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"That's very good, Martin, but you've left out something, haven't you?" Antonia prompted gently. She smiled, too, because Martin was very shy even for a nine-year-old and she didn't want to embarrass him in front of her other fourth graders. "The secret weapon the Greeks used in battle a military formation?"
"Secret weapon," he murmured to himself. Then his dark eyes lit up and he grinned. "The phalanx!" he said at once.
"Yes," she replied. "Very good!"
He beamed, glancing smugly at his worst enemy in the second row over, who was hoping Martin would miss the question and looked very depressed indeed that he hadn't.
Antonia glanced at her watch. It was almost time to dismiss class for the day, and the week. Odd, she thought, how loose that watch was on her wrist.
"It's time to start putting things away," she told her students. "Jack, will you erase the board for me, please? And, Mary, please close the windows."
They rushed to obey, because they liked Miss Hayes. Mary glanced at her with a smile. Miss Hayes smiled back. She wasn't as pretty as Miss Bell down the hall, and she dressed in a very backward sort of way, always wearing suits or pantsuits, not miniskirts and frilly blouses. She had pretty long blond hair, though, when she took it out of that awful bun, and her gray eyes were like the December sky. It would be Christmas soon, and in a week they could all go home for the holidays. Mary wondered what Miss Hayes would do. She never went anywhere exciting for holidays. She never talked about her family, either. Maybe she didn't have one.
The bell rang and Antonia smiled and waved as her students marched out to waiting buses and cars. She tidied her desk with steady hands and wondered if her father would come for Christmas this year. It was very lonely for both of them since her mother's death last year. It had been hard, coping with the loss. It had been harder having to go home for the funeral. He was there. He, and his daughter. Antonia shivered just remembering the look on his dark, hard face. Powell hadn't softened even then, even when her mother was being buried. He still hated Antonia after nine years. She'd barely glanced at the sullen, dark-haired little girl by his side. The child was like a knife through her heart, a reminder that Powell had been sleeping with Sally even while he and Antonia were engaged to be married; because the little girl had been born only seven months after Powell married Sally. Antonia had glanced at them once, only once, to meet Powell's hateful stare. She hadn't looked toward the pew where they sat again.
Incredible how he could hate Antonia after marriage and a child, when everyone must have told him the truth ten times over in the years between. He was rich now. He had money and power and a fine home. His wife had died only three years after their wedding, and he hadn't remarried. Antonia imagined it was because he missed Sally so much. She didn't. She hated even the memory of her one-time best friend. Sally had cost her everything she loved, even her home, and she'd done it with deliberate lies. Of course, Powell had believed the lies. That was what had hurt most.
Antonia was over it now. It had been nine years. It hardly hurt at all, in fact, to remember him.
She blinked as someone knocked at the door, interrupting her train of thought. It was Barrie, her good friend and the Miss Bell of the miniskirt who taught math, grinning at her. Barrie was gorgeous. She was slender and had beautiful long legs. Her hair was almost black, like a wavy curtain down her back. She had green eyes with mischief in them, and a ready smile.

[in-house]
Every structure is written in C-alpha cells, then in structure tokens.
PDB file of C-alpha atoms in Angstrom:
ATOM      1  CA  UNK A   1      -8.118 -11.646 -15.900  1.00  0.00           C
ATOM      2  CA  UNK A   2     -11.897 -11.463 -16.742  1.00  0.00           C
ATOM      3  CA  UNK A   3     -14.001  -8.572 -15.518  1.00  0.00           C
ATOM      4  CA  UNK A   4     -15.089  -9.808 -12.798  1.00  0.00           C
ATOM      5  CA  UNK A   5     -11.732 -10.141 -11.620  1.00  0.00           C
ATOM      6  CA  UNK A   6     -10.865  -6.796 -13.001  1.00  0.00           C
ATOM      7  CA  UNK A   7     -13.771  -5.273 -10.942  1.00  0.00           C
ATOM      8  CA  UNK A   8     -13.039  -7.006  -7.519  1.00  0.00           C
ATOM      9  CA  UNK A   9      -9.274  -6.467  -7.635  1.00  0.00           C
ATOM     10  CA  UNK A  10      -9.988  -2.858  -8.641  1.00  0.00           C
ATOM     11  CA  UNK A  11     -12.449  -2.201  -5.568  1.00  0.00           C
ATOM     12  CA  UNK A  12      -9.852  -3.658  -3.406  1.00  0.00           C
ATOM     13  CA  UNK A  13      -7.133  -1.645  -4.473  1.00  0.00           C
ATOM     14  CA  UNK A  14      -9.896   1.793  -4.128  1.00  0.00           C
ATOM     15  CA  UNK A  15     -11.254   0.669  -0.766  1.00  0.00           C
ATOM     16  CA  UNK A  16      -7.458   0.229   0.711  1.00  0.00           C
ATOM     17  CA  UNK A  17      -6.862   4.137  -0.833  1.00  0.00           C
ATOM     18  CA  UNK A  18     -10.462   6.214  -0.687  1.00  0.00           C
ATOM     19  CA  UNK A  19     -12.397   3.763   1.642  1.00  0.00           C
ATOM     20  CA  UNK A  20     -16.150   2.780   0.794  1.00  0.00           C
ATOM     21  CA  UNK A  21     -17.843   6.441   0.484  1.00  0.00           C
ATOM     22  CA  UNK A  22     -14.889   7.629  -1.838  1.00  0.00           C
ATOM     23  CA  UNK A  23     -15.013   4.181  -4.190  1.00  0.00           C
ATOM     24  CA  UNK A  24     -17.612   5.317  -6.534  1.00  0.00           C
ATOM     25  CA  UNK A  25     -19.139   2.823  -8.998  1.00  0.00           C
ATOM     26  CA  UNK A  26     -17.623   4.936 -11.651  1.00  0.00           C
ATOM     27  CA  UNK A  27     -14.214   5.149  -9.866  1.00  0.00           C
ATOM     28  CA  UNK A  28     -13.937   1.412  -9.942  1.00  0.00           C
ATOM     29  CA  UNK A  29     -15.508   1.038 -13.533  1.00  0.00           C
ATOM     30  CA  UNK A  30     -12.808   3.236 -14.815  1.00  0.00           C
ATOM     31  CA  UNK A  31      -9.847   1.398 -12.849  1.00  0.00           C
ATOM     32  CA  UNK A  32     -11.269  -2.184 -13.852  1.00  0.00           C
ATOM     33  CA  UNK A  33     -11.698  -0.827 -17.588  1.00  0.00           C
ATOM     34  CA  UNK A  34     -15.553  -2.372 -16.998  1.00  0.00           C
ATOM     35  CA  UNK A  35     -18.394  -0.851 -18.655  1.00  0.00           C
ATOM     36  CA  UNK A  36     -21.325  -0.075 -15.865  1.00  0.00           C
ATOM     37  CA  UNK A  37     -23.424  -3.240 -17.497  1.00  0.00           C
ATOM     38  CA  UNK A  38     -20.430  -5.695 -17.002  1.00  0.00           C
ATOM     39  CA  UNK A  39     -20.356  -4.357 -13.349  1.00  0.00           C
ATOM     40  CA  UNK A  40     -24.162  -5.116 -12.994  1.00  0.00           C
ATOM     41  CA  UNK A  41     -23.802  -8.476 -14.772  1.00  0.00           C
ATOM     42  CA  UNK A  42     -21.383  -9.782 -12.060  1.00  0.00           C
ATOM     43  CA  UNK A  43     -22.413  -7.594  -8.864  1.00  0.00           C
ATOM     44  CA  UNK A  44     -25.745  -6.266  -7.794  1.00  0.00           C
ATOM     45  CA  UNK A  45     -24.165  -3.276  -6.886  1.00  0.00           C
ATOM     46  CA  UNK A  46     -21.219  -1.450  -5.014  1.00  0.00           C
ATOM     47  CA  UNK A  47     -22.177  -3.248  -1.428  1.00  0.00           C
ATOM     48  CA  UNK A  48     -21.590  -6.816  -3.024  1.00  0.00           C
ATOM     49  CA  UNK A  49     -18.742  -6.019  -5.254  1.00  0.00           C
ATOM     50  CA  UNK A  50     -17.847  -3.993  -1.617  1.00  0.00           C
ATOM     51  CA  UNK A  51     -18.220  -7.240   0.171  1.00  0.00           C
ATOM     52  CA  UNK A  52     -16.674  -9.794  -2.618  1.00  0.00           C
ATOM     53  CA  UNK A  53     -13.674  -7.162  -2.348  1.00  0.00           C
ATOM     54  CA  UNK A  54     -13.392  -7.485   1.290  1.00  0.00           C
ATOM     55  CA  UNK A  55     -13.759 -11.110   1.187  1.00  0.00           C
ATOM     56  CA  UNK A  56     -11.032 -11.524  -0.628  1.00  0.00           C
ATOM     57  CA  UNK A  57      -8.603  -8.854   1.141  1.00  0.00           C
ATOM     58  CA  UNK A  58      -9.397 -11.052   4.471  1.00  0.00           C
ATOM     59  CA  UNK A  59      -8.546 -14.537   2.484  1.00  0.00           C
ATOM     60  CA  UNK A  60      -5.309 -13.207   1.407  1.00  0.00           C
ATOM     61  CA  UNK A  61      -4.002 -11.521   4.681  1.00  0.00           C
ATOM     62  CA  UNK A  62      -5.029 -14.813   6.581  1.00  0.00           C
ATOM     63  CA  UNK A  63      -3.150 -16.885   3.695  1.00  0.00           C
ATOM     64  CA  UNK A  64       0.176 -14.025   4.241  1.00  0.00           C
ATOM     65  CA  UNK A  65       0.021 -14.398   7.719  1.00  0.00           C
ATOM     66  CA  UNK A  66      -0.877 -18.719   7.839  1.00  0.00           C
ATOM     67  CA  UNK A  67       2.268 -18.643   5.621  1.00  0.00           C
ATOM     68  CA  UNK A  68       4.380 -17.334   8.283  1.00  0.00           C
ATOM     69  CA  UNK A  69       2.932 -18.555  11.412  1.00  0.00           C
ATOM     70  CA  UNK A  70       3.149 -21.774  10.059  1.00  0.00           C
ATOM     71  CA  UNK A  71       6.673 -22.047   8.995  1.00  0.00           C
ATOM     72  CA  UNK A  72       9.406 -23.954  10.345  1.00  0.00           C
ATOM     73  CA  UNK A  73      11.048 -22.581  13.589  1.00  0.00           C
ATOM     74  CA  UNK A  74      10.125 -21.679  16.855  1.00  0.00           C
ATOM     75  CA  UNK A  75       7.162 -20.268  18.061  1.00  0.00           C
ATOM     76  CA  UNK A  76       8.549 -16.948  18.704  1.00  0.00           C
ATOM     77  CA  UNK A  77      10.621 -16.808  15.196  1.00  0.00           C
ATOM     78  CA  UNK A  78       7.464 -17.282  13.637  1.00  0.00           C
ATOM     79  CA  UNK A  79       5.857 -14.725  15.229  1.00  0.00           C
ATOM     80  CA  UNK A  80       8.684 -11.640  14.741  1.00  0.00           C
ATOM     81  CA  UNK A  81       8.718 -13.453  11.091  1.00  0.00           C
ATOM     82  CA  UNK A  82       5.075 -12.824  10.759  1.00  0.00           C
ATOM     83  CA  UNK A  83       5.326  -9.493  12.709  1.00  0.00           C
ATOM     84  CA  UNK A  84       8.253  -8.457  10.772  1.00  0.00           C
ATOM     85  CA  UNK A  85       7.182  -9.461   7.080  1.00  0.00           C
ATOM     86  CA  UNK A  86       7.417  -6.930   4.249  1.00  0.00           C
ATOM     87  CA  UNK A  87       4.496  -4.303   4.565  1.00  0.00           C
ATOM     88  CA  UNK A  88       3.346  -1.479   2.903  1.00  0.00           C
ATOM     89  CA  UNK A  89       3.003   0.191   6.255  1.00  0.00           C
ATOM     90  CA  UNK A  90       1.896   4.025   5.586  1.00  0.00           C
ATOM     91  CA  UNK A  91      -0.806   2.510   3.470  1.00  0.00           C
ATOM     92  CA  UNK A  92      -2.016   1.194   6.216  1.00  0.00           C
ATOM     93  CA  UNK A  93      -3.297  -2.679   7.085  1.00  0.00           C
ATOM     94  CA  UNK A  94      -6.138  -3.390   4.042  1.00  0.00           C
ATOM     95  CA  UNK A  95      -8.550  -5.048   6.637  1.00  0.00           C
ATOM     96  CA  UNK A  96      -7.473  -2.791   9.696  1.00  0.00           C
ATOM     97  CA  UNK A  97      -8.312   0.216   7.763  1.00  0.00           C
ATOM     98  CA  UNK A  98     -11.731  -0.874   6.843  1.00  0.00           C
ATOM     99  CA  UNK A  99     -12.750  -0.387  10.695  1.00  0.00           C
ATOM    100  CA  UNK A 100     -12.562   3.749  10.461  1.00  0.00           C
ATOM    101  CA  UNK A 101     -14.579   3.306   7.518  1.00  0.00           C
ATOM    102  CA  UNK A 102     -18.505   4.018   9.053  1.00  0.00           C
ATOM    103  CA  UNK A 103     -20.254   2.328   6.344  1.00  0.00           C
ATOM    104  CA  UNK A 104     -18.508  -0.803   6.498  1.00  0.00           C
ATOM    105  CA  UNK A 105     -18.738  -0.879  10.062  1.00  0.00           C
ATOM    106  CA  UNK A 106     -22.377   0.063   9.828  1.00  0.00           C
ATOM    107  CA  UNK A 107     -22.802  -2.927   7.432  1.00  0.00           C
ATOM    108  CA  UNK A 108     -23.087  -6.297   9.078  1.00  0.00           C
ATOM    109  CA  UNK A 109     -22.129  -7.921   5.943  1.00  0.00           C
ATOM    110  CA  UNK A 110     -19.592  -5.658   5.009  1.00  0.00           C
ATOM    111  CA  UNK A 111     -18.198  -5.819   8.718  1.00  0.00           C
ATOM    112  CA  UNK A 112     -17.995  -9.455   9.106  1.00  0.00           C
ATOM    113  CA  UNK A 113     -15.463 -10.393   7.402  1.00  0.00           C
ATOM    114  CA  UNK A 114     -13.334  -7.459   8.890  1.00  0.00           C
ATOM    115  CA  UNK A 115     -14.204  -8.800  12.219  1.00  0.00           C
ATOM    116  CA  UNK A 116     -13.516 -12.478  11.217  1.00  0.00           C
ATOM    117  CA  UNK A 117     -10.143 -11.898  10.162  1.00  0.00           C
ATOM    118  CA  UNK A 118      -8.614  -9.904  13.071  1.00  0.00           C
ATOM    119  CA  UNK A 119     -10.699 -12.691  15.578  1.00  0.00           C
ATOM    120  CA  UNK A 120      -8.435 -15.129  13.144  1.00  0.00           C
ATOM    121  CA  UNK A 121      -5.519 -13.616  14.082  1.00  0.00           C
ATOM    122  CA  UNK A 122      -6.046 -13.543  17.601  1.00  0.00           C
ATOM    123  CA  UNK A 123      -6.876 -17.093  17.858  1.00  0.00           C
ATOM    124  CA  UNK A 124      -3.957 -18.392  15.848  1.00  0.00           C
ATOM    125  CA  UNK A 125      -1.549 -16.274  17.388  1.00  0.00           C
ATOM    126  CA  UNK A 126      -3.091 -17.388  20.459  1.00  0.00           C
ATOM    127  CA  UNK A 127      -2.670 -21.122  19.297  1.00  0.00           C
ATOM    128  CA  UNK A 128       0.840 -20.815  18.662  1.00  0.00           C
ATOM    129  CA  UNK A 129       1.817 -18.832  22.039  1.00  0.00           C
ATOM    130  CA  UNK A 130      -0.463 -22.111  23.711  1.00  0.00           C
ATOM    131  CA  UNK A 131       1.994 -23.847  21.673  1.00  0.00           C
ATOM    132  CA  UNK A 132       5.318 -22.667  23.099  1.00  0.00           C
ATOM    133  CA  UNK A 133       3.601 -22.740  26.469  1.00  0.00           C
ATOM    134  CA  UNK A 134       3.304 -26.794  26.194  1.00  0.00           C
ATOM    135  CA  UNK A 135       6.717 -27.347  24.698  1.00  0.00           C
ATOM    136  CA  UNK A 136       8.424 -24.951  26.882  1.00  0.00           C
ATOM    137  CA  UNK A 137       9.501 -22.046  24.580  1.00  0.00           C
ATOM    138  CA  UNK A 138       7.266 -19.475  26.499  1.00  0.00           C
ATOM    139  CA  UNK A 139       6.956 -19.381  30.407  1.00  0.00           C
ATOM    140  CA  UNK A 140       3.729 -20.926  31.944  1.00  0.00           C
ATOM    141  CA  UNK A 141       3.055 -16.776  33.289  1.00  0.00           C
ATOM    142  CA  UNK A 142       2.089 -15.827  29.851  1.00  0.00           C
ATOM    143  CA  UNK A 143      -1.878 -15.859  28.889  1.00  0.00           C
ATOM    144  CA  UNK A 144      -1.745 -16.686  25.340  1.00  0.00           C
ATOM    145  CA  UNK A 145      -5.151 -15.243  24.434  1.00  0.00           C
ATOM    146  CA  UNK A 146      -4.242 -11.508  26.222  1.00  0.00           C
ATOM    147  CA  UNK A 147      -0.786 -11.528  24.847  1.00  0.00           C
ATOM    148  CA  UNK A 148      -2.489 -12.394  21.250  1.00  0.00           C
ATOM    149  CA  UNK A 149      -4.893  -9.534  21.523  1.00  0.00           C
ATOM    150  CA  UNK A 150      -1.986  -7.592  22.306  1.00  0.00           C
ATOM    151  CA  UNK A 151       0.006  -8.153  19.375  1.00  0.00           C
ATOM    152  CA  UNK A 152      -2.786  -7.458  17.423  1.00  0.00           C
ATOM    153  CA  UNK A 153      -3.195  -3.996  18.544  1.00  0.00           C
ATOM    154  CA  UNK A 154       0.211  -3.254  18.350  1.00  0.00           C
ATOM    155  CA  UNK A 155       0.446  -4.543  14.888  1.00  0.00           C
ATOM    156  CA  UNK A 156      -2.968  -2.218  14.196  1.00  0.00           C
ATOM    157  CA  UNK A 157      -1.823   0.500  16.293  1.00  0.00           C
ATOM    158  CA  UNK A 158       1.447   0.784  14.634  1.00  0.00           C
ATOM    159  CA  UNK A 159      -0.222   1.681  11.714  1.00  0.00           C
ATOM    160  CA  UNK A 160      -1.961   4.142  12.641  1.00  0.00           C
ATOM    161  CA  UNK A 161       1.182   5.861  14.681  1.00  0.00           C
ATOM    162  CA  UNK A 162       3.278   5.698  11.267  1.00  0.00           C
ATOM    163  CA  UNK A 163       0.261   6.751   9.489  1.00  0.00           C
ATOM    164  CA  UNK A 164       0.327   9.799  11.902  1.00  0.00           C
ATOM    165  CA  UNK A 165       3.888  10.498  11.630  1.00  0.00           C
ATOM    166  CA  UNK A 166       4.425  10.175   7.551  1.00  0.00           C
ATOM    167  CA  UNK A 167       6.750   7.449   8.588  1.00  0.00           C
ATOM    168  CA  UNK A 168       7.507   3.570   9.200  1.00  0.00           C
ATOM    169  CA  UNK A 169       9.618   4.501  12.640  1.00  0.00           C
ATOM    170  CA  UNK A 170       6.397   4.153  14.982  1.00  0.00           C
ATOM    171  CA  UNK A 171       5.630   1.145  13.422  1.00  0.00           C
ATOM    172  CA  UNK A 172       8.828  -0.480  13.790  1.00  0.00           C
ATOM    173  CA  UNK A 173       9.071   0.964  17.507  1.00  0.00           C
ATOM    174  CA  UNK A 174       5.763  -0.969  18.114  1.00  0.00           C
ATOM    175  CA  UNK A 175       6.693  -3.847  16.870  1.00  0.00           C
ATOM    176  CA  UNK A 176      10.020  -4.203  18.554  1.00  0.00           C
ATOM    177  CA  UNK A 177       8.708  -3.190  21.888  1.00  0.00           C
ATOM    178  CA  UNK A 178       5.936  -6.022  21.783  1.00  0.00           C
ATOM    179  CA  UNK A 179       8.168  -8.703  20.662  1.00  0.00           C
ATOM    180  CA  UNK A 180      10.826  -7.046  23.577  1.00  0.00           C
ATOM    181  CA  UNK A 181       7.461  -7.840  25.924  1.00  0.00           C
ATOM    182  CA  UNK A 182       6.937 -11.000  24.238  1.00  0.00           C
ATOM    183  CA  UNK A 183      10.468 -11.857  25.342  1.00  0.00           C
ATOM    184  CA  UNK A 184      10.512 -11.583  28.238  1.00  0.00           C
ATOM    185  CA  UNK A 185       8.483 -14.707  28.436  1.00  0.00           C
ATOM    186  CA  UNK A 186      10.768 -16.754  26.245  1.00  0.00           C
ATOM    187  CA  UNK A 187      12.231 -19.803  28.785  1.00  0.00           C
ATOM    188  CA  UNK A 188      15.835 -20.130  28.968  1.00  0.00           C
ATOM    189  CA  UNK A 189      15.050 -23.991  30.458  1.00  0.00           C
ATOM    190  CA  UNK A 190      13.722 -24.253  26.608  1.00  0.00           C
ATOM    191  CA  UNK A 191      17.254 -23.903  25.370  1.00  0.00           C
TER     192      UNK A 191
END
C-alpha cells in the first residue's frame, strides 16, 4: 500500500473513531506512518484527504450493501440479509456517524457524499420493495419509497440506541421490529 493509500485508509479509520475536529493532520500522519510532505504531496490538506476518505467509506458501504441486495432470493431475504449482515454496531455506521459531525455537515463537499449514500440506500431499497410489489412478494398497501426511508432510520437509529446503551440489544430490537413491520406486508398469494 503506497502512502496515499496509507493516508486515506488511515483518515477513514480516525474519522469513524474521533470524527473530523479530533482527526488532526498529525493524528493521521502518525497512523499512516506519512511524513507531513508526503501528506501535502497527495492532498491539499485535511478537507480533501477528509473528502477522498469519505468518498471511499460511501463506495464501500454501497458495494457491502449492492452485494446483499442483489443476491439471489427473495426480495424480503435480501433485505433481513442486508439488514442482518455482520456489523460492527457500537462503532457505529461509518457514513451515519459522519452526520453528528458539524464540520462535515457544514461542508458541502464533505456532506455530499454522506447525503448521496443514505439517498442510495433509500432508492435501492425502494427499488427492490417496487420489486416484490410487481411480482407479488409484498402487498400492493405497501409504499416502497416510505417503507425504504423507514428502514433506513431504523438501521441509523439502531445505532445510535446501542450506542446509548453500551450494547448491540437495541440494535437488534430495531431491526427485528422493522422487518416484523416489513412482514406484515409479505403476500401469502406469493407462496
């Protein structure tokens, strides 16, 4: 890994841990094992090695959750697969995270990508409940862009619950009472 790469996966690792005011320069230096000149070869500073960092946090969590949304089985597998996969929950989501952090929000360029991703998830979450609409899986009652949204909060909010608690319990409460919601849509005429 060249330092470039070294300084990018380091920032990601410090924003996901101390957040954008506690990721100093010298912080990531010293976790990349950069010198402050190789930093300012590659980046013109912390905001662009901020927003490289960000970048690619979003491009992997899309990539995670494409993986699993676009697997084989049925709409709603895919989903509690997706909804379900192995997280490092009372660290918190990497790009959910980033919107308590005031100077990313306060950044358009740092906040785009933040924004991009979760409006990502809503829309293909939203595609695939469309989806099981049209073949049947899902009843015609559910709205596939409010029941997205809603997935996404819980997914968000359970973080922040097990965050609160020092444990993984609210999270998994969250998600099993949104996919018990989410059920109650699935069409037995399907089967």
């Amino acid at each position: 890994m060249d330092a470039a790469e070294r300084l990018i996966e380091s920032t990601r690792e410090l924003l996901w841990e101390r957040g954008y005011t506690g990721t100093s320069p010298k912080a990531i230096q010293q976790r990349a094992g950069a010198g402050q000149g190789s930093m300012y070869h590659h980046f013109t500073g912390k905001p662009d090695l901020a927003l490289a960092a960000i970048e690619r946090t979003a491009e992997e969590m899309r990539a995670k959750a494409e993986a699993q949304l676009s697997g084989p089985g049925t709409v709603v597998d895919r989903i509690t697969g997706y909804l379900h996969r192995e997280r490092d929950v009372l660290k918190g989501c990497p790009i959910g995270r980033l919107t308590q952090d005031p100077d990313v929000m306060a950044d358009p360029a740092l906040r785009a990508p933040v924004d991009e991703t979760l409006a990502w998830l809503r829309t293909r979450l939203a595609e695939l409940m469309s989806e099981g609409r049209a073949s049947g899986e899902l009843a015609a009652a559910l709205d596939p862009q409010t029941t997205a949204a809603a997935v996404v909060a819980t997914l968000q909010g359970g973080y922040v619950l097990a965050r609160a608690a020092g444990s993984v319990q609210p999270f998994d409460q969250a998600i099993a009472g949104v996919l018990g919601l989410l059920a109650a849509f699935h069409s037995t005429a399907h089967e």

"You could stay with me at Christmas," Barrie invited merrily, her green eyes twinkling.
"In Sheridan?" she asked idly, because that was where Barrie's stepfather's home was, where George Rutherford and her stepbrother Dawson Rutherford, and Barrie and her late mother had lived before she left home and began teaching with Antonia in Tucson.
"No," Barrie said tightly. "Not ever there. In my apartment here in Tucson," she added, forcing a smile to her face. "I have four boyfriends. We can split them, two each. We'll have a merry whirl!"
Antonia only smiled. "I'm twenty-seven, too old for merry whirls, and my father will probably come here for Christmas. But thanks anyway."
"Honestly, Annie, you're not old, even if you do dress like someone's maiden aunt!" she said explosively. "Look at you!" she added, sweeping her hand toward the gray suit and white blouse that was indicative of the kind of clothes Antonia favored. "And your hair in that infernal bun you look like a holdover from the Victorians! You need to loose that glorious blond hair and put on a miniskirt and some makeup and look for a man before you get too old! And you need to eat! You're so thin that you're beginning to look like skin and bones."
Antonia knew that. She'd lost ten pounds in the past month or so and she'd finally gotten worried enough to make an appointment with her doctor. It was probably nothing, she thought, but it wouldn't hurt to check. Her iron might be low. She said as much to Barrie.
"That's true. You've had a hard year, what with losing your mother and then that awful scare with the student who brought his dad's pistol to school and held everybody at bay for an hour last month."
"Teaching is becoming the world's most dangerous profession," Antonia agreed. She smiled sadly at Barrie. "Perhaps if we advertised it that way, we'd attract more brave souls to boost our numbers."
"That's an idea," came the dry agreement. "Want adventure? Try teaching! I can see the slogan now"
"I'm going home," Antonia interrupted her.
"Ah, well, I suppose I will, too. I have a date tonight."
"Who is it this time?"
"Bob. He's nice and we get along well. But sometimes I think I'm not cut out for a conventional sort of man. I need a wild-eyed artist or a composer or a drag racer."
Antonia chuckled. "I hope you find one."
"If I did, he'd probably have two wives hidden in another country or something. I do have the worst luck with men."
"It's your liberated image," Antonia said in a conspiratorial tone. "You're devil-may-care and outrageous. You scare off the most secure bachelors."
"Bunkum. If they were secure enough, they'd rush to my door," Barrie informed her. "I'm sure there's a man like that somewhere, just waiting for me."
"I'm sure there is, too," her friend said kindly, and didn't for a minute let on that she thought there was already one waiting in Sheridan.